Physical Maps of Chromosomes

Abstract

Physical maps of chromosomes are a way of visualizing the entire chromosome in a single figure. Physical maps can come in a variety of formats, including actual photographs of chromosomes, genetic maps where the relative locations of genes are mapped, restriction maps showing the location of restriction enzyme cutting sites along the deoxyribonucleic acid (DNA), and finally maps based on the known DNA sequence along the entire chromosome.

Keywords: genetic map; restriction map; chromosome sequence map; DNA atlases

Figure 1.

Picture of the four chromosomes from a wild type Drosophila female (top left), and XXY female (top right). Shown below is a mechanism for ‘crossing‐over’, which explains the origins of the extra chromosome found in the XXY female. The drawings are based on Bridges .

Figure 2.

Genome atlas for phiX174. The outer three lanes correspond to DNA structural properties (curvature, stacking energy and nucleosomal ‘position preference’). All the genes go in the same direction (clockwise), and hence are annotated as blue. Two different types of inverted repeats are indicated in the next two lanes, followed by GC skew and the inner‐most circle is the relative AT content (red being more AT rich, and blue represents GC rich). Hansen Permissions.

Figure 3.

Restriction map (left), and gene map (right) for the bacteriophage phiX174. Note that the genes are all in the same orientation, as indicated by the green arrows. The red lines represent different mapped transcripts. These figures were kindly provided by Flemming Hansen.

Figure 4.

Genome atlas for the bacterial genome of Bradyrhizobium japonicum, strain USDA 110. The lanes are similar to those in the atlas in Figure , except the repeats are now global direct and inverted repeats, which represent regions of at least 100 bp with homology either on the same strand (direct repeats), or on the opposite strand (inverted repeats). As is characteristic for many bacterial genomes, the overall level of repeats is quite low, with less than 5% of the genome containing repeats with more than 80% homology.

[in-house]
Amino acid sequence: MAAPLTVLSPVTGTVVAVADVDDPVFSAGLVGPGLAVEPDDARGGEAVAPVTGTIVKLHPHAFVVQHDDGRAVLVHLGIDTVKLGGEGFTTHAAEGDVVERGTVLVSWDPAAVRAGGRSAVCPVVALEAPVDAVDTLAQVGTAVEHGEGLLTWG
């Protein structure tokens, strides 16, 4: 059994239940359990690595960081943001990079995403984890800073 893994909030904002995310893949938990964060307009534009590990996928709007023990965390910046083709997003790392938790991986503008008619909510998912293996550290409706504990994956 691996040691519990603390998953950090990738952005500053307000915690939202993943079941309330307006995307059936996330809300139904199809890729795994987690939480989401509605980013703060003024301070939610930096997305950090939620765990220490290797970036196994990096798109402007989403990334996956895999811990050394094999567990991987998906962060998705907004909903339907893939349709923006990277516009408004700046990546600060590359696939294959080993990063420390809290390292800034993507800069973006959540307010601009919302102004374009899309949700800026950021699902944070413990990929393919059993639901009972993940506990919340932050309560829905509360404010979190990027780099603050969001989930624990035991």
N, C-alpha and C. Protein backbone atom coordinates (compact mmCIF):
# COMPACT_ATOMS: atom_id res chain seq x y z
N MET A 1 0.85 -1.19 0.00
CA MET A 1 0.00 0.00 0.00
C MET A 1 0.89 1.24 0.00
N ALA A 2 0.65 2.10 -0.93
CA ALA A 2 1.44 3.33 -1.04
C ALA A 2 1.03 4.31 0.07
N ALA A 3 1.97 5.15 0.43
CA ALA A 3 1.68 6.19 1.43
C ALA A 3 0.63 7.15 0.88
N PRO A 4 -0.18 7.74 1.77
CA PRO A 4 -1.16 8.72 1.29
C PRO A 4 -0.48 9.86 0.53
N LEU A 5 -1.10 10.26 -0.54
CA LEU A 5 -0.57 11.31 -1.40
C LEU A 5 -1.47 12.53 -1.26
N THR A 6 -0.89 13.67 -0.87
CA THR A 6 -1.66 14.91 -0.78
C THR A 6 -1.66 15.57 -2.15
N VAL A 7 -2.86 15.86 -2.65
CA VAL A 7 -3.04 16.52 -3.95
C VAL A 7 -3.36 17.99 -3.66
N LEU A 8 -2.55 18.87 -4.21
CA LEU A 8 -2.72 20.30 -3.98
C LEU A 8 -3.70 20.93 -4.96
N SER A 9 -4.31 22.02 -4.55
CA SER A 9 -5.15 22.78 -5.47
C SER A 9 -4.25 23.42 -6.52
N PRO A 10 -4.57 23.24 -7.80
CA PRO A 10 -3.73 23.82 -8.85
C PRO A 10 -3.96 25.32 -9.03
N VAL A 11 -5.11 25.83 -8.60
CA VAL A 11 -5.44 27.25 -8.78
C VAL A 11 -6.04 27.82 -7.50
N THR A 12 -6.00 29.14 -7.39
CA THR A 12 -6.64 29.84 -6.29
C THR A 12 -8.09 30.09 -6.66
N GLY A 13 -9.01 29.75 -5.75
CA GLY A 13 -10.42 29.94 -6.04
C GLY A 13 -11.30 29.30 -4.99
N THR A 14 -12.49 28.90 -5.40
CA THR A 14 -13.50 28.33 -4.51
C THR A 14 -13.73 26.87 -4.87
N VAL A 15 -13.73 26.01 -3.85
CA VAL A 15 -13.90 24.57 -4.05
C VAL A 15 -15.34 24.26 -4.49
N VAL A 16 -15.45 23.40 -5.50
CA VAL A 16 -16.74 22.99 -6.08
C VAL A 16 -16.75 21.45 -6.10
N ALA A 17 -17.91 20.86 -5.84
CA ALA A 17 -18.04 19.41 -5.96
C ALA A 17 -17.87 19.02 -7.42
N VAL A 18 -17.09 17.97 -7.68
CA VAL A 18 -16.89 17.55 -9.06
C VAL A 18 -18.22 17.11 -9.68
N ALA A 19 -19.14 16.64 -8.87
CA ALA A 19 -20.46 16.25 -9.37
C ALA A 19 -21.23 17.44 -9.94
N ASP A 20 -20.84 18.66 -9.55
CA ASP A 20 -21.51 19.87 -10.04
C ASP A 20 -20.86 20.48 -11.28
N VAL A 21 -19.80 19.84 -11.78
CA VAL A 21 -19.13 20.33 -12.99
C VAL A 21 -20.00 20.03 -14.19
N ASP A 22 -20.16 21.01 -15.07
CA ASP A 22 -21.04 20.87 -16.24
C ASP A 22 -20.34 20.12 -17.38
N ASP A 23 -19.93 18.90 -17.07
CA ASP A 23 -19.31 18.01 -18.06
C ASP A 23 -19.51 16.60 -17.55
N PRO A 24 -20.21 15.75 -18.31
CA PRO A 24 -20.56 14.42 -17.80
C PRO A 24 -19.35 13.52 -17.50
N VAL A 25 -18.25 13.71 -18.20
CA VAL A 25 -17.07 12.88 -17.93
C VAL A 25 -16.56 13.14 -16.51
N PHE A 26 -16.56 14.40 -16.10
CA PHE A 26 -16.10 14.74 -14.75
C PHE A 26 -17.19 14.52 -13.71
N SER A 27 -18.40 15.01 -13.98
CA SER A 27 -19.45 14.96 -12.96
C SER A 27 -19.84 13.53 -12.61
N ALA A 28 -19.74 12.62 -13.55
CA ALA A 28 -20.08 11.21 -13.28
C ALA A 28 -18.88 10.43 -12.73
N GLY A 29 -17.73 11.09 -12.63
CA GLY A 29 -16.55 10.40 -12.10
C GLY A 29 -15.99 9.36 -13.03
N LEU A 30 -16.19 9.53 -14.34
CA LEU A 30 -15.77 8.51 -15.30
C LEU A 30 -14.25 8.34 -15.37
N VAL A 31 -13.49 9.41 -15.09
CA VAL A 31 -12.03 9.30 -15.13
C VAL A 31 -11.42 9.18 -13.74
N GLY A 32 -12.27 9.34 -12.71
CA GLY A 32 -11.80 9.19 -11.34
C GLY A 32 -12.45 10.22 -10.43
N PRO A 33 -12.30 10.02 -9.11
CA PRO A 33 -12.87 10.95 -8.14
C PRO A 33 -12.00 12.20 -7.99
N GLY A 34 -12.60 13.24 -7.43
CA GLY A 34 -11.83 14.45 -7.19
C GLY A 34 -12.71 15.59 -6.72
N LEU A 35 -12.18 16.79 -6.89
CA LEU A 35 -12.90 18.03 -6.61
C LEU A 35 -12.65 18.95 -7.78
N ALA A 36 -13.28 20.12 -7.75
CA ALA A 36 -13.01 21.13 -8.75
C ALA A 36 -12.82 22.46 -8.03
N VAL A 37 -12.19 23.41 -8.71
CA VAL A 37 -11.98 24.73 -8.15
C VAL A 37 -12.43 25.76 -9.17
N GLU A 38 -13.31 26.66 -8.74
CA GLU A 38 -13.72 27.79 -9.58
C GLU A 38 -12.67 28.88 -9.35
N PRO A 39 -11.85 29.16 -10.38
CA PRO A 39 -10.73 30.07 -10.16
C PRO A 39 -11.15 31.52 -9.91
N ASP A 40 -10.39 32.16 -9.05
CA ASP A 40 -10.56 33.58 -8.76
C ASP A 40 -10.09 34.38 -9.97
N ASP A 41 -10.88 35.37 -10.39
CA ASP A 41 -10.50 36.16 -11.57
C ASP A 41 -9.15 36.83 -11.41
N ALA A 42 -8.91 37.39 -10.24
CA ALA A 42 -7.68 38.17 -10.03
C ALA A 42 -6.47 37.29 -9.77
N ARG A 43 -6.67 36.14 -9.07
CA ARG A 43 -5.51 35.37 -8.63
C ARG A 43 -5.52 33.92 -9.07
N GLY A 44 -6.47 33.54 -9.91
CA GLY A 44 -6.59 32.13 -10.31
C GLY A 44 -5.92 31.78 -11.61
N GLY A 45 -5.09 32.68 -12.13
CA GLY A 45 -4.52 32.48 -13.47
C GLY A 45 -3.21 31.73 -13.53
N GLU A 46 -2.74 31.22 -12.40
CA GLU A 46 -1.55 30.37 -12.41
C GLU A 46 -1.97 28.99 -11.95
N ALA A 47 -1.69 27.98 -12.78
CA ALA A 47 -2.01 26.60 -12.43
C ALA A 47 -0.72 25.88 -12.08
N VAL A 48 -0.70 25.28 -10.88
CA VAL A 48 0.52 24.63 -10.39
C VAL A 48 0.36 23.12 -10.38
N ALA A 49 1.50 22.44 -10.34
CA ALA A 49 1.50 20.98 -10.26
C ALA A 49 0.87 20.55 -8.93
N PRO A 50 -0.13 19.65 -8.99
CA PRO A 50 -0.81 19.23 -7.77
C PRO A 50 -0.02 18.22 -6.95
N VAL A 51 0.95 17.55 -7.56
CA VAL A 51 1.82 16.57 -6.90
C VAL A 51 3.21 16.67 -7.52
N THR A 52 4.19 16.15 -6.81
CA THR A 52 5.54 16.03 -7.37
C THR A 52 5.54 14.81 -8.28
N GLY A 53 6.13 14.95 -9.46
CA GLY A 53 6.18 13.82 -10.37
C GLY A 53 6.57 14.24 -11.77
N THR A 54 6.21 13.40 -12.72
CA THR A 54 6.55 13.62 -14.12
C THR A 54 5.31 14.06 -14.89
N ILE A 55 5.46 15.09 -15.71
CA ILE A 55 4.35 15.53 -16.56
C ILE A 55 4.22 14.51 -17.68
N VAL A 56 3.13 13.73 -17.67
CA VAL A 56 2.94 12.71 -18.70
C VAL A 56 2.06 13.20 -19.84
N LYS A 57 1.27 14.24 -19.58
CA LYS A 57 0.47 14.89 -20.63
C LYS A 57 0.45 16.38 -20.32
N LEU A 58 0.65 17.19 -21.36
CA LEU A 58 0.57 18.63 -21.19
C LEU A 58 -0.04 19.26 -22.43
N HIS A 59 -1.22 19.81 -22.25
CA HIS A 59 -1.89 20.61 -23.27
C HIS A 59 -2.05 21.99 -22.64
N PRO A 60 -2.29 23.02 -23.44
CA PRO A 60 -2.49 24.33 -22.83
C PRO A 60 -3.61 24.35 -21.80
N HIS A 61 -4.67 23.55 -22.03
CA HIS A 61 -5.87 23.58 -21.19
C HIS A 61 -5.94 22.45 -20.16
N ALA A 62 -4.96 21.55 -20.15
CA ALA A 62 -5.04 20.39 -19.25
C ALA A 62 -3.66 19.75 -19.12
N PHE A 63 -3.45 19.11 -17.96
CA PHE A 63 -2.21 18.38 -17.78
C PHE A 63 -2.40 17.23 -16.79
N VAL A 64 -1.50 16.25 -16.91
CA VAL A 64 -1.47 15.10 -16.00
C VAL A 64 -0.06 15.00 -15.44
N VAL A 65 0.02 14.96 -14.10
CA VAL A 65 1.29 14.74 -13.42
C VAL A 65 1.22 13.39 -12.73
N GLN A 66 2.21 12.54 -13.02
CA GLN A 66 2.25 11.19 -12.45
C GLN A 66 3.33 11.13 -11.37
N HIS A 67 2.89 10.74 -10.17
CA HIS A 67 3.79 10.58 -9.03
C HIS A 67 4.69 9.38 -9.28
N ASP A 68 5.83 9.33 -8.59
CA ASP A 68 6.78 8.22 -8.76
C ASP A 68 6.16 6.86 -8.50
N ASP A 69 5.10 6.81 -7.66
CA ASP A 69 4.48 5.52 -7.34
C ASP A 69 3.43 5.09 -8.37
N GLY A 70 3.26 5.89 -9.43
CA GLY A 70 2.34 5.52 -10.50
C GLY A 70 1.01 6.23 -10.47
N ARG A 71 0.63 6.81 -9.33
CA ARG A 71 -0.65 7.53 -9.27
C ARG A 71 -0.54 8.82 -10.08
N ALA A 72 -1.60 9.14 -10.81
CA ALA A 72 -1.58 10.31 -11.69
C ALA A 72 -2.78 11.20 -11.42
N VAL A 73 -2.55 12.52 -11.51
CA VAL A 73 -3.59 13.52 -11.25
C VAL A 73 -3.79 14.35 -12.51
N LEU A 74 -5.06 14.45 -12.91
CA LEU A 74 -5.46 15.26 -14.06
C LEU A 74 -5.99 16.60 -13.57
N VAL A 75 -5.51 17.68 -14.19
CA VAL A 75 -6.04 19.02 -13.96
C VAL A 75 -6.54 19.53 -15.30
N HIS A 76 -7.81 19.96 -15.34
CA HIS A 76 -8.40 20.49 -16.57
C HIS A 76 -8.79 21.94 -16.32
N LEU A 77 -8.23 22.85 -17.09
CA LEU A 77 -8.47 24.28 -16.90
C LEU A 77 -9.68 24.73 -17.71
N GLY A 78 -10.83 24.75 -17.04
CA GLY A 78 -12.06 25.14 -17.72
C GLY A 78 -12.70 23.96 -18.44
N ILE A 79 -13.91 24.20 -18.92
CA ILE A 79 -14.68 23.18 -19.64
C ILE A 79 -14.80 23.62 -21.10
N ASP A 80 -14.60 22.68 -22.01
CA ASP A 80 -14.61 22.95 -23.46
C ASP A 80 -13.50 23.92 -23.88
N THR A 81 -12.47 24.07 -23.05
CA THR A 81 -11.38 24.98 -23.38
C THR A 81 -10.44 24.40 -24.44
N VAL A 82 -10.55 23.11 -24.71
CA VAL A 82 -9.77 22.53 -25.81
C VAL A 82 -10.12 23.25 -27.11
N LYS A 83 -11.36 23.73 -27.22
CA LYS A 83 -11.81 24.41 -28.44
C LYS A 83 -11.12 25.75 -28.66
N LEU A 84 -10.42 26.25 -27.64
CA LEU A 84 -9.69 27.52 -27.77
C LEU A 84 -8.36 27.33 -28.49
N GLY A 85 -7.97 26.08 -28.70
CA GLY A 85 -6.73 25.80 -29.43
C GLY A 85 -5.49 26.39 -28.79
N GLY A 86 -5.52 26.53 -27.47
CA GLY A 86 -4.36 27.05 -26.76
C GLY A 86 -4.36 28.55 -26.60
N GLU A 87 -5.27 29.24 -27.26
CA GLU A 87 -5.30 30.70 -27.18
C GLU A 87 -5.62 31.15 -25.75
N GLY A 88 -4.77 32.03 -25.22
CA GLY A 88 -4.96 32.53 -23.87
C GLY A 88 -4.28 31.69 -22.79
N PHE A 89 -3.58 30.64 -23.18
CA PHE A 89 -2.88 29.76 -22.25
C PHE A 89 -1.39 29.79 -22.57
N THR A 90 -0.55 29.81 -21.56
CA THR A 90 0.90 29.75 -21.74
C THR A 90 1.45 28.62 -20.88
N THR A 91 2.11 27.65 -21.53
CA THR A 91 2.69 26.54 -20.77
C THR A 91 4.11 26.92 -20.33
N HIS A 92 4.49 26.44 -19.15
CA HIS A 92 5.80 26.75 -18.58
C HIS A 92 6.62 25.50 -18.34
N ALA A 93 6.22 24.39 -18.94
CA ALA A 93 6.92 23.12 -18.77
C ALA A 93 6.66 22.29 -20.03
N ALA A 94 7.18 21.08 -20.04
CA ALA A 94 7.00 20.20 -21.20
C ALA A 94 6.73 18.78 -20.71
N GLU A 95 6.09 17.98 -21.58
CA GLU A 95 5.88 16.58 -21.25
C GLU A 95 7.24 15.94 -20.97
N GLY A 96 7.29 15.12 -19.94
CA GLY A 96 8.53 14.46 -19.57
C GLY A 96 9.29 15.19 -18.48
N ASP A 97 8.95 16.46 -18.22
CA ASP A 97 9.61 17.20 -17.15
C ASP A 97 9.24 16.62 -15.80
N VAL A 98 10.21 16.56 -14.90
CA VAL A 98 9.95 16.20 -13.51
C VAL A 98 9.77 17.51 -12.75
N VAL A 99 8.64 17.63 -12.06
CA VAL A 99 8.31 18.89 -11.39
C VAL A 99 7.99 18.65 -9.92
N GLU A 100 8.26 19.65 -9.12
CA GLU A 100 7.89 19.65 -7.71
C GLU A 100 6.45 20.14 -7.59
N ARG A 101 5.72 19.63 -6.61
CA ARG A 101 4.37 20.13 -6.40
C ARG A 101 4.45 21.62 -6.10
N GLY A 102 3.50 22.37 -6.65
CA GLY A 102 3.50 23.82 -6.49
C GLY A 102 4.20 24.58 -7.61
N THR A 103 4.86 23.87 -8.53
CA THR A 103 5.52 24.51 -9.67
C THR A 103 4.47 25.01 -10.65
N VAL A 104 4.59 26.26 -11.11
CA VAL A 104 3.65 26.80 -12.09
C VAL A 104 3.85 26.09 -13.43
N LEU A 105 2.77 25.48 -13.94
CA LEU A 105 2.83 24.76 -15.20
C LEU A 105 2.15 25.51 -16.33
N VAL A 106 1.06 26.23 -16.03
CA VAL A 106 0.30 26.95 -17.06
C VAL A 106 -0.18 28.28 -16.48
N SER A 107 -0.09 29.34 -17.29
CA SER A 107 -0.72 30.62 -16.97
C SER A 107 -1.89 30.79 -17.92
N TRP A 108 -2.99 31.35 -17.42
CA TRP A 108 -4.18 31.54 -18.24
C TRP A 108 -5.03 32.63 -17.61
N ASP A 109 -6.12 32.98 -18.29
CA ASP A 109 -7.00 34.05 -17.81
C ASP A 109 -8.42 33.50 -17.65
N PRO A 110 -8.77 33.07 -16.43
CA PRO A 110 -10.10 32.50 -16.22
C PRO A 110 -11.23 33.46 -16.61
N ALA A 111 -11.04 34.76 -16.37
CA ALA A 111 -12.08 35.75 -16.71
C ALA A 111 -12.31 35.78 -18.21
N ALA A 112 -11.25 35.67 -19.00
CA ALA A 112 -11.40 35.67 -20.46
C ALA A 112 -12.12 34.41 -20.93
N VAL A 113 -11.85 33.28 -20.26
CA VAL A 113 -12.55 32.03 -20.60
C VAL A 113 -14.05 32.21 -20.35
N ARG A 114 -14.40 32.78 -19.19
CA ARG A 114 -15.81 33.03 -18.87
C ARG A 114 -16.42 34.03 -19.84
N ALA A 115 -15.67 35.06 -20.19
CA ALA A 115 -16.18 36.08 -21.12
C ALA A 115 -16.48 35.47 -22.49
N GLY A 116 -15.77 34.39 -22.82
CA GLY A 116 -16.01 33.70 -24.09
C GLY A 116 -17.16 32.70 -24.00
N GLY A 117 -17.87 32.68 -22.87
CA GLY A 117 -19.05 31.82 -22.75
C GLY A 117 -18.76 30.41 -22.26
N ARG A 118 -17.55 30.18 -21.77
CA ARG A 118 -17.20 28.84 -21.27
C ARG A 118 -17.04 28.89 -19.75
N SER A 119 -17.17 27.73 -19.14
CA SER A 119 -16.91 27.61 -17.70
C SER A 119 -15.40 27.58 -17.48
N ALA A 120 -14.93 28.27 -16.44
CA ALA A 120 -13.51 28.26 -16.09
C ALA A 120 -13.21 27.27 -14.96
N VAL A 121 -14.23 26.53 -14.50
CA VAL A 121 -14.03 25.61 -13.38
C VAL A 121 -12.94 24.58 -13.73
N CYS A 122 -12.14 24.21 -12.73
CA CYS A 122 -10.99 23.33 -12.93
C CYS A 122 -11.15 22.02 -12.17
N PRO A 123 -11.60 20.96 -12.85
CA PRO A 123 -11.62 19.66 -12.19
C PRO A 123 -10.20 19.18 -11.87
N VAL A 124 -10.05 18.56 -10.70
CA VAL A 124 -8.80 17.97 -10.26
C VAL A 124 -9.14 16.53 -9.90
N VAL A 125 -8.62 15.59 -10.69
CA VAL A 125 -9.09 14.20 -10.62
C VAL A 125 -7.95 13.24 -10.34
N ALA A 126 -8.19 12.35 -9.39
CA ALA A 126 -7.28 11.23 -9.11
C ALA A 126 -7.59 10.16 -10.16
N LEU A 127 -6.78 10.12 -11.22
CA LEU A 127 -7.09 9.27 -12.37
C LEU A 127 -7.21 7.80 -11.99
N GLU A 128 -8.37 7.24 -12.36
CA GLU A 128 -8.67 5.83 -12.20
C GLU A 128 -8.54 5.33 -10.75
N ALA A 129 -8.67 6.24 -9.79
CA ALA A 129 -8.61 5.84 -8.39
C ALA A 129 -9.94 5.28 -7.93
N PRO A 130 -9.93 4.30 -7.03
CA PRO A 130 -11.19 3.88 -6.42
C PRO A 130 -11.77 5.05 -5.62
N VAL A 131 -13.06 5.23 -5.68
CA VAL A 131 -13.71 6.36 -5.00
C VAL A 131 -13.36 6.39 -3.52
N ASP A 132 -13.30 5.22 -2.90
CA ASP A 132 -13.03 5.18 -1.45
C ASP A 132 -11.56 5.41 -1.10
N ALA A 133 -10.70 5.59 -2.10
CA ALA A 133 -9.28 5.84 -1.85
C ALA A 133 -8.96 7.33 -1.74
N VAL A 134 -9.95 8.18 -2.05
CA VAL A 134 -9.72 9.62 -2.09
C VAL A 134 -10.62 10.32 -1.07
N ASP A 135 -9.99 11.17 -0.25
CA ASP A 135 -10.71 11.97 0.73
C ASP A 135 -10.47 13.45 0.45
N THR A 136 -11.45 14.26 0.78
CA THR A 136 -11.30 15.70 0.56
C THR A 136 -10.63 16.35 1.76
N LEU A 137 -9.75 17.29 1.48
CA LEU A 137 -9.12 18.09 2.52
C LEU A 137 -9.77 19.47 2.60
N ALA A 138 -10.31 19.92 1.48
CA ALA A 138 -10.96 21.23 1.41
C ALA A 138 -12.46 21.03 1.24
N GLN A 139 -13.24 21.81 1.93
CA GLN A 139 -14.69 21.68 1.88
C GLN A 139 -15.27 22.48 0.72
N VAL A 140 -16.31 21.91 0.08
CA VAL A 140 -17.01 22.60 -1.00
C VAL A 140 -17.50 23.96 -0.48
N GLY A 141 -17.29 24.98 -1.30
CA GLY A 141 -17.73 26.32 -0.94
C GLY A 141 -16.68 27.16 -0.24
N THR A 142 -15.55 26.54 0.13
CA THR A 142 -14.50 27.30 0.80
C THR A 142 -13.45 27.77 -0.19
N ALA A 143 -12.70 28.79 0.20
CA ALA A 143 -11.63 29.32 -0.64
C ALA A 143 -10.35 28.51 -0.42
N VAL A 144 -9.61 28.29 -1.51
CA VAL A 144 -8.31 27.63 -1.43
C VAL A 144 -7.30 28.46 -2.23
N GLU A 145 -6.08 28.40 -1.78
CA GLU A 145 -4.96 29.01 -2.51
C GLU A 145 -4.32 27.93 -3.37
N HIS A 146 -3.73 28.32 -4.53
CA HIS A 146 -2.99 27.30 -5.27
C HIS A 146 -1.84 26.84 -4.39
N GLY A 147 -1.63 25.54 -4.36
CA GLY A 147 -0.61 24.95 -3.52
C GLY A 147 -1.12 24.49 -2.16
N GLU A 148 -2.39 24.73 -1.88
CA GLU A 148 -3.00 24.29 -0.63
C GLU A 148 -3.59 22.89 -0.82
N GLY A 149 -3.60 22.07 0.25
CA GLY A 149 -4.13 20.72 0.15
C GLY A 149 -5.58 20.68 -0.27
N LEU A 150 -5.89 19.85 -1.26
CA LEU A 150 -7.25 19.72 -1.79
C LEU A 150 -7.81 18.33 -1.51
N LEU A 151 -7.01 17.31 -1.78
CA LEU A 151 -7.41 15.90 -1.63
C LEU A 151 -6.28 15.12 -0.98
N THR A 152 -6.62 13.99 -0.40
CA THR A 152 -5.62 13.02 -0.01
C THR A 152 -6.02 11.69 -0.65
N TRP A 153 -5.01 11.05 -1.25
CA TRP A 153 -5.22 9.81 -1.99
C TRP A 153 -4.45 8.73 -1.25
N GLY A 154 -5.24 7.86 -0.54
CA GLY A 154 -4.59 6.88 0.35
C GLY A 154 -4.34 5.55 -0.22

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References

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Further Reading

Gregory TR (ed.) (2005) The Evolution of the Genome. London, UK: Elsevier Academic Press.

Morgon TH (1919) The Physical Basis of Heredity, Monographs on Experimental Biology. Philadelphia: J.B. Lippincott.

Morton NE (2005) Linkage disequilibrium maps and association mapping. Journal of Clinical Investigation 115: 1425–1430 PMID: 15931377 [PubMed – indexed for MEDLINE].

O'Brian S, Menninger JC and Nash G (eds) (2006) Atlas of Mammalian Chromosomes. Hoboken, NJ: Wiley.

Valouev A, Schwartz DC, Zhou S and Waterman MS (2006) An algorithm for assembly of ordered restriction maps from single DNA molecules. Proceedings of the National Academy of Sciences of the USA 103: 15770–15775 PMID: 17043225 [PubMed – indexed for MEDLINE].

Yim YS, Moak P, Sanchez‐Villeda H et al. (2007) A BAC pooling strategy combined with PCR‐based screenings in a large, highly repetitive genome enables integration of the maize genetic and physical maps. BMC Genomics 8: 47 PMID: 17291341 [PubMed – indexed for MEDLINE].

Zhao S and Stodolsky M (2004) Bacterial Artificial Chromosomes: Volume 1: Library Construction, Physical Mapping, and Sequencing (Methods in Molecular Biology). Totowa, NJ: Humana Press.

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How to Cite close
Ussery, David W(Mar 2009) Physical Maps of Chromosomes. In: eLS. John Wiley & Sons Ltd, Chichester. http://www.els.net [doi: 10.1002/9780470015902.a0001425]